Athens City Council members discussed banning conversion therapy in the City of Athens during their meeting Monday night, saying conversion therapy could lead to the harm of LGBT youth.
“Studies and anecdotal therapies have clearly demonstrated that conversion therapy does not work and does harm, period,”
“Passing this ban demonstrates to queer youth that they matter,”
Councilwoman Michele Papai, D-3rd Ward, who is also a licensed mental health professional, said conversion therapy was unprofessional.
“Conversion therapy is not evidence-based,” Papai said. “(Mental health professionals) use
Colleen Dempsey, a practice associate at the Ohio Chapter of the National Association of Social Workers, used the example of Leelah Alcorn, a transgender teen who died by suicide in 2014, to illustrate how dangerous conversion therapy can be.
“Conversion therapy is harmful,” Dempsey said. “It is based on the notion that being gay or trans is wrong. There is no medically valid basis for trying to prevent homosexuality.”
The ban specifically prohibits conversion therapy by licensed professionals on minors under 18.
The ban was proposed by a petition with nearly 500 signatures that was started by Kerri Shaw, a local social worker.
In the petition, Shaw describes conversion therapy as “a dangerous and discredited practice aimed at changing one’s sexual orientation and/or gender identity/expression.”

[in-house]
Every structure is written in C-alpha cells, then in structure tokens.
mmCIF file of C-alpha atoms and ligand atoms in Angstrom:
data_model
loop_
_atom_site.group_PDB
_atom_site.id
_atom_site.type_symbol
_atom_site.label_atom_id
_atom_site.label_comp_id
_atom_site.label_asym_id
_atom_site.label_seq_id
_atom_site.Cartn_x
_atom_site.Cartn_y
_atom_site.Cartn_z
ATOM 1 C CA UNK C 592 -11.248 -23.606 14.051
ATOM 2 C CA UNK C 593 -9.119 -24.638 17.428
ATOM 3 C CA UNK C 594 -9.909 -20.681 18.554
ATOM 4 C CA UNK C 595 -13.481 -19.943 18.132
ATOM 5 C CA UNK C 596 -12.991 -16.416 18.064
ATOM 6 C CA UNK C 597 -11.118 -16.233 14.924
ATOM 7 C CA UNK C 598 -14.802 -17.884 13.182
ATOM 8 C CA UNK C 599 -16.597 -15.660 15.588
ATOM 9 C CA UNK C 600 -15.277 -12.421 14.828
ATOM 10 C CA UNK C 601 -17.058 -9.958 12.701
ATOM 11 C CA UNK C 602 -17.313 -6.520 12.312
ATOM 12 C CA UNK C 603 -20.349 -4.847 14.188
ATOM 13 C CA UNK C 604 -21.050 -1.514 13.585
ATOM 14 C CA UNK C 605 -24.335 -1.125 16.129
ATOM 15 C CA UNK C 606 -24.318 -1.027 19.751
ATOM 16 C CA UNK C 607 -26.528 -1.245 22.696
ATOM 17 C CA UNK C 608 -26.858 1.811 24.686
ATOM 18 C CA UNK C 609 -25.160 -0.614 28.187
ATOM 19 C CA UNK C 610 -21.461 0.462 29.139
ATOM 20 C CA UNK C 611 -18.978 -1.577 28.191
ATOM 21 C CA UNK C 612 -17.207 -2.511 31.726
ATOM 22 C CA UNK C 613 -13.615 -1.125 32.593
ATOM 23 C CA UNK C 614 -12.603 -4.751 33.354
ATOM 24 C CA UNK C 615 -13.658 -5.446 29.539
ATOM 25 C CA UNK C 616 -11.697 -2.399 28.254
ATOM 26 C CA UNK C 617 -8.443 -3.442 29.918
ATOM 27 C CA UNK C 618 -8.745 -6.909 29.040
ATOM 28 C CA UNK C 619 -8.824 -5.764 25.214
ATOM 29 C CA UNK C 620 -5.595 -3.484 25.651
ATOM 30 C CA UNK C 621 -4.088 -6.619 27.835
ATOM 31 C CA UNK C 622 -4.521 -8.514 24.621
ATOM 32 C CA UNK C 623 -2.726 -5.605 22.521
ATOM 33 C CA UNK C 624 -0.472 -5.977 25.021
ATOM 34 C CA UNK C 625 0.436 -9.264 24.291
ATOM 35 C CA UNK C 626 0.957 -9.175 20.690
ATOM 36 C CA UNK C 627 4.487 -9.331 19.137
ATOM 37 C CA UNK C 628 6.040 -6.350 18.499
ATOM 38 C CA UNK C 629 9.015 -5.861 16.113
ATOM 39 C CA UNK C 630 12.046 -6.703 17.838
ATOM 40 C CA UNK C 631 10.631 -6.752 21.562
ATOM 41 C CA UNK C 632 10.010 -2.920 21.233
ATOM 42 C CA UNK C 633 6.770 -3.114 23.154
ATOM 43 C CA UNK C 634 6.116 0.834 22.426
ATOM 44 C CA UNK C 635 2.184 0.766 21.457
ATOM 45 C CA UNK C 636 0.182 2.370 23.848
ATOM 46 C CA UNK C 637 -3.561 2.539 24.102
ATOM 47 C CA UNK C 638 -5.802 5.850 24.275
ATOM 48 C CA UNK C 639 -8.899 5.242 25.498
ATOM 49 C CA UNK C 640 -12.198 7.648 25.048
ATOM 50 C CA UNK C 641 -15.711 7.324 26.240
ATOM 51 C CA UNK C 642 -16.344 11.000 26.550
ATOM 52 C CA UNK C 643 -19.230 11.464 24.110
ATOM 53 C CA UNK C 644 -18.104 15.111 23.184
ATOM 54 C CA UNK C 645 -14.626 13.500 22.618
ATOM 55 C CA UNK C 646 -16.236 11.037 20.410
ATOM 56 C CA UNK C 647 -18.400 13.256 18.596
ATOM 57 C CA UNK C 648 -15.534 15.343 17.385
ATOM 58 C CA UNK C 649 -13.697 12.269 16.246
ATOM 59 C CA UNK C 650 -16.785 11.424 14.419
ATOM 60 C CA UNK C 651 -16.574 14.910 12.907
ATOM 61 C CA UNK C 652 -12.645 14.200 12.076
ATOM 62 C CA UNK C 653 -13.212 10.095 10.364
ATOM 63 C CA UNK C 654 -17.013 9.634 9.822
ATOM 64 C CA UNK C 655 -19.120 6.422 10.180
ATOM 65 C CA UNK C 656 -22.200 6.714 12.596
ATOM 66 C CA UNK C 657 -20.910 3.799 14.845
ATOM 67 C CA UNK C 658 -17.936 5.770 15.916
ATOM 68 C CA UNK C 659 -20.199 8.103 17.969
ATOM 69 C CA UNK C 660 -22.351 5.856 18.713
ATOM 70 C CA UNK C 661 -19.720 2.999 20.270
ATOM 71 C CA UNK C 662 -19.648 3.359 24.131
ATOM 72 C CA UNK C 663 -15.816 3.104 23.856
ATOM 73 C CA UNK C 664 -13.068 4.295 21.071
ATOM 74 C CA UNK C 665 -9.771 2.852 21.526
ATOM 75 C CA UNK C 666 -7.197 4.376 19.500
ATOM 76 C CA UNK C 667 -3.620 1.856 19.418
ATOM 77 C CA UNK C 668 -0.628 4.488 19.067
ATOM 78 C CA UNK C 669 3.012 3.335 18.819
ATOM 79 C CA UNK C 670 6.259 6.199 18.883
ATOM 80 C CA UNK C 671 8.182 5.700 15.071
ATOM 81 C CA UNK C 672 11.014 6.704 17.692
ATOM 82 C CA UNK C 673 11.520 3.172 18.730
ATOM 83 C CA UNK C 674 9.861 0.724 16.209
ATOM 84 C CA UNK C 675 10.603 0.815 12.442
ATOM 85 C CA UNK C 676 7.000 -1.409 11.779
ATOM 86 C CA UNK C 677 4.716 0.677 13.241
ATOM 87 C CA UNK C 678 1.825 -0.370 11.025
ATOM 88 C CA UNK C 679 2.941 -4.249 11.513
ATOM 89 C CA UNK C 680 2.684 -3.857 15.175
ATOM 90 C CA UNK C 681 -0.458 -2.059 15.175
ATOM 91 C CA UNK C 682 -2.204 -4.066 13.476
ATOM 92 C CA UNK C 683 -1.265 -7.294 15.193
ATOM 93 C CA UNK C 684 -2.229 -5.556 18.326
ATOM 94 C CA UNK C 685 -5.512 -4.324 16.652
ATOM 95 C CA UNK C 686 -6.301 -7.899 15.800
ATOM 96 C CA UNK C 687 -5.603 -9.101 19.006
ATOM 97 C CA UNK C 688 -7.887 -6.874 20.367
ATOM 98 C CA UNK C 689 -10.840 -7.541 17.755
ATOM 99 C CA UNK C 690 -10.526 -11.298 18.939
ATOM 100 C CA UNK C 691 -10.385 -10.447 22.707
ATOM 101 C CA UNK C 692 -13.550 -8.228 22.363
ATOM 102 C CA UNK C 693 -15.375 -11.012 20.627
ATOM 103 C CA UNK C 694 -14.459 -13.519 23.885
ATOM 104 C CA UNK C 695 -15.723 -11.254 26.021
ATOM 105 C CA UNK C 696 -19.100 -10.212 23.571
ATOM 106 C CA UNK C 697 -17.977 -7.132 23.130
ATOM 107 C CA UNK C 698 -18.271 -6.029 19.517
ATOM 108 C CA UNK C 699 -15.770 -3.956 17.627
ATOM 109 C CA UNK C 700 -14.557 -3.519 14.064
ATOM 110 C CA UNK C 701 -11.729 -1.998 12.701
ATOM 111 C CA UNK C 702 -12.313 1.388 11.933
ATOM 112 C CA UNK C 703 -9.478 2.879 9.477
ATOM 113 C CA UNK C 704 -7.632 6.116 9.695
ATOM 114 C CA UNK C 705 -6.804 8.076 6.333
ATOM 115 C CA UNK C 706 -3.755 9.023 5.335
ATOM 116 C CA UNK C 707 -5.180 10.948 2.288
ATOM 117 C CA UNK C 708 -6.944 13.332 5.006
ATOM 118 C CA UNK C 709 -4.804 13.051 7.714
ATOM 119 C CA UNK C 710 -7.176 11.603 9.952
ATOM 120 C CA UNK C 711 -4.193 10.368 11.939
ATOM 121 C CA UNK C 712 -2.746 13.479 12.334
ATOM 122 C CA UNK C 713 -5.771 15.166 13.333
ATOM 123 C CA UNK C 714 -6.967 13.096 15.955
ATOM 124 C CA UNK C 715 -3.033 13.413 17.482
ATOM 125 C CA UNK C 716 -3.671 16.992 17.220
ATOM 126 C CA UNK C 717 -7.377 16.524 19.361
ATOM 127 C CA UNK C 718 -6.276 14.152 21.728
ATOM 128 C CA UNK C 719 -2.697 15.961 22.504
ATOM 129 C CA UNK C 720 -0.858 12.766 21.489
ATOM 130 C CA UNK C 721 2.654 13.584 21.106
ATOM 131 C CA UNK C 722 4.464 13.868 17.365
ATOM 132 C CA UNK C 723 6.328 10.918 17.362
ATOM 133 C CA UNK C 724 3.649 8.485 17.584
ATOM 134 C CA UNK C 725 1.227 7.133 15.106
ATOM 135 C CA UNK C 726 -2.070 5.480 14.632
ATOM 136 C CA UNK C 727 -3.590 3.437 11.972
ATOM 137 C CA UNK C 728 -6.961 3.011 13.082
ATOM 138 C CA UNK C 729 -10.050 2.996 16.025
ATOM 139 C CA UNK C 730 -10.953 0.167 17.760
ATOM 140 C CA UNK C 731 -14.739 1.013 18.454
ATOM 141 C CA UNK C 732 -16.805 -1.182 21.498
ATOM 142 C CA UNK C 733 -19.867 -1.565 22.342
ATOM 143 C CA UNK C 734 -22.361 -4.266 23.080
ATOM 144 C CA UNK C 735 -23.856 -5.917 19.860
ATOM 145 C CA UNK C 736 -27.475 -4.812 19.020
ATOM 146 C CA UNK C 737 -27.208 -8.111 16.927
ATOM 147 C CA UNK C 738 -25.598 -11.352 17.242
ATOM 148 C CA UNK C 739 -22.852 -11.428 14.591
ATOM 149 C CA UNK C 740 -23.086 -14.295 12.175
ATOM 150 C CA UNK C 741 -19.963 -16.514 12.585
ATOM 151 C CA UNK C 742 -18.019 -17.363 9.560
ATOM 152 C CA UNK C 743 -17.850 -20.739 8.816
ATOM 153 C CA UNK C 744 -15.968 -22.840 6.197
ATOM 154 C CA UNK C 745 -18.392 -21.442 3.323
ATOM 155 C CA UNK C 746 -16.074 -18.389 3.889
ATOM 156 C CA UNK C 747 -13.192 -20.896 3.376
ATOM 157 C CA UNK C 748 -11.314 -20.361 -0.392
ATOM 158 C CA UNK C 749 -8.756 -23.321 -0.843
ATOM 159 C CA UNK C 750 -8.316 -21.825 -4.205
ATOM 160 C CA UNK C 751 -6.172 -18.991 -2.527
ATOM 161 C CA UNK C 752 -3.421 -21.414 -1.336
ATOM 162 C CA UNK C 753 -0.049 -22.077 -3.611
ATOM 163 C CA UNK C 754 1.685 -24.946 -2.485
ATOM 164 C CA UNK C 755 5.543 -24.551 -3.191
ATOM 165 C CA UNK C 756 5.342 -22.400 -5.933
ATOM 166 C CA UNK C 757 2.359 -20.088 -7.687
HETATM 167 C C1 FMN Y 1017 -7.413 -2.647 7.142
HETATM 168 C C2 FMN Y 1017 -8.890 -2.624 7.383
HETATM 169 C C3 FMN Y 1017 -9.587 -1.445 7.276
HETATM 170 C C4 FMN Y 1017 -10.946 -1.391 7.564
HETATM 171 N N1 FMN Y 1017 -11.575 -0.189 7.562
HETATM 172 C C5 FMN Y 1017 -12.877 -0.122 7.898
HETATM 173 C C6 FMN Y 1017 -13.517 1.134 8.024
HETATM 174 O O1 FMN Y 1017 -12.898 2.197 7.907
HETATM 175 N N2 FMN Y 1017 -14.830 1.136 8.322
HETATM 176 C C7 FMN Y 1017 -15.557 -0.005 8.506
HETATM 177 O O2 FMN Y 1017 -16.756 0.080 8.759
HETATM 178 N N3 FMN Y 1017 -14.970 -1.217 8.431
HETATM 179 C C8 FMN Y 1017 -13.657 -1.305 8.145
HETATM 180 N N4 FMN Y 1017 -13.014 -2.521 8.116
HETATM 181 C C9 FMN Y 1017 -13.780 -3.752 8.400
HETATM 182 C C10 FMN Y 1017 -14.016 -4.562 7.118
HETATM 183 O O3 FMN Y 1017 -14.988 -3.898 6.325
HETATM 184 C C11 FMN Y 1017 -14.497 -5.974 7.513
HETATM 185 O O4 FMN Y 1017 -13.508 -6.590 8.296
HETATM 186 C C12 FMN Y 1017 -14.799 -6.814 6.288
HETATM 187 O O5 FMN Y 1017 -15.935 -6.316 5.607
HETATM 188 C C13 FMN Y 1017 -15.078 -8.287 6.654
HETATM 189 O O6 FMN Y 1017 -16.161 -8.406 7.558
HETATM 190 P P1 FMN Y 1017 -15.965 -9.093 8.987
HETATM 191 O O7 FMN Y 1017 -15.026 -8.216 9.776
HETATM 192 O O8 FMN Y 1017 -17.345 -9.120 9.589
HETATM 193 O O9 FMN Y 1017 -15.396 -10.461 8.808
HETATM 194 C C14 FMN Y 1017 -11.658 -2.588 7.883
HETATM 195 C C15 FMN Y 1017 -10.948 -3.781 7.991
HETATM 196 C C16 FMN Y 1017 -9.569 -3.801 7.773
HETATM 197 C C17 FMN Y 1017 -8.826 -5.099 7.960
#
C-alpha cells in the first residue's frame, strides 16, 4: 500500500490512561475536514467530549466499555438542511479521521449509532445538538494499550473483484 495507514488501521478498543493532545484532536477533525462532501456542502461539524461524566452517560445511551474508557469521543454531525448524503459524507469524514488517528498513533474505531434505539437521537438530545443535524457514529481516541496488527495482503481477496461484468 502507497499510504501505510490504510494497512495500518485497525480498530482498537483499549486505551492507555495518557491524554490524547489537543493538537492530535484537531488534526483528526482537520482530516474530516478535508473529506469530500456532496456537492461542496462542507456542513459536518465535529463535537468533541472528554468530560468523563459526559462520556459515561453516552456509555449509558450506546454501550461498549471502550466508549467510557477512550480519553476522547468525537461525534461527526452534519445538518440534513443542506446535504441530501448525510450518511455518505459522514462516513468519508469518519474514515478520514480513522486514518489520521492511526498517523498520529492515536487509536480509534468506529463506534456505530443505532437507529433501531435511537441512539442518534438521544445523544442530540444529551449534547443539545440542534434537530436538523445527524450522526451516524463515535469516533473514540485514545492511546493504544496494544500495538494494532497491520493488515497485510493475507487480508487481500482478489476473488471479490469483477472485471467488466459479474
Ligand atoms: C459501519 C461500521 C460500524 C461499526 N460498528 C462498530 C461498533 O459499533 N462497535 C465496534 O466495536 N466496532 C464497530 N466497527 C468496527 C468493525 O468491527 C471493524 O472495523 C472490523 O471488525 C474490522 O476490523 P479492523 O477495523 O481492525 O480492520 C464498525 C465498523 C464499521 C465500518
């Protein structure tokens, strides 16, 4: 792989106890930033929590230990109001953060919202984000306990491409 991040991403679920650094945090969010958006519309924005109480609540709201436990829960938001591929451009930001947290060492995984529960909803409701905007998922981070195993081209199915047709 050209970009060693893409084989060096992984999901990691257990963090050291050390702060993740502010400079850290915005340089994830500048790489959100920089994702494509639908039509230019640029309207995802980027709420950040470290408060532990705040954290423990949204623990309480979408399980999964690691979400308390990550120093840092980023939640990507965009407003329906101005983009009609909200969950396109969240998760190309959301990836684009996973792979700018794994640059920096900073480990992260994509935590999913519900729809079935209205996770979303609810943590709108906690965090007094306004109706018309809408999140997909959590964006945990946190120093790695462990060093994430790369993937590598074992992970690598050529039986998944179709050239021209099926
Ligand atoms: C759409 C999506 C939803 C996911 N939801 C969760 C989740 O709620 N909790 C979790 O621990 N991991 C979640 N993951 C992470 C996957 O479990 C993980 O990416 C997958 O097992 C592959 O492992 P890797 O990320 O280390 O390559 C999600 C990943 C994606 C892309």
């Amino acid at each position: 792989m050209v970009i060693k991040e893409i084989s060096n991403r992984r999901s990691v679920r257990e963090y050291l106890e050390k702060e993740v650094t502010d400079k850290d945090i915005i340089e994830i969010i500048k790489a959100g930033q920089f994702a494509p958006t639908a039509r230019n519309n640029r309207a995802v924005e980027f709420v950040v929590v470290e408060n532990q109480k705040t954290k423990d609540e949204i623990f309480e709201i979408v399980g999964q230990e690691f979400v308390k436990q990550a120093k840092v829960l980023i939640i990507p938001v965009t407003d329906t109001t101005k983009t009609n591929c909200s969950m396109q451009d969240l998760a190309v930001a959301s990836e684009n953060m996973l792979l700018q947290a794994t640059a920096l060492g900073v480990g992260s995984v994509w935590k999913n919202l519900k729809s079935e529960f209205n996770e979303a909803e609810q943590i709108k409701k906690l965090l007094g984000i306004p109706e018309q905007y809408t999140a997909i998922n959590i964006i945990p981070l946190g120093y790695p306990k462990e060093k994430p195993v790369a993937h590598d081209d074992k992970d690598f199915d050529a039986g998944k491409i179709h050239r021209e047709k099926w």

“No young person should ever be shamed by a mental health professional into thinking that who they are is wrong,” Shaw said in the petition. “Mental health professionals should provide care that is ethical and affirming for lesbian, gay, bisexual, and transgender young people.”
According to an article by The Human Rights Campaign, the largest LGBT civil rights organization in the country, a study by the American Psychological Association found young people who undergo conversion therapy are more than eight times more likely to die by suicide than average LGBT youth.
Council members also held the second and final public hearing regarding the city’s upcoming gas aggregation program, but no questions or concerns were brought up. The city will now move forward with the program, which council members have previously said could save residents money.
Additionally, Athens Mayor Steve Patterson gave council members an update on the city’s Water Treatment Plant upgrade. Patterson said he would soon be asking council members to authorize the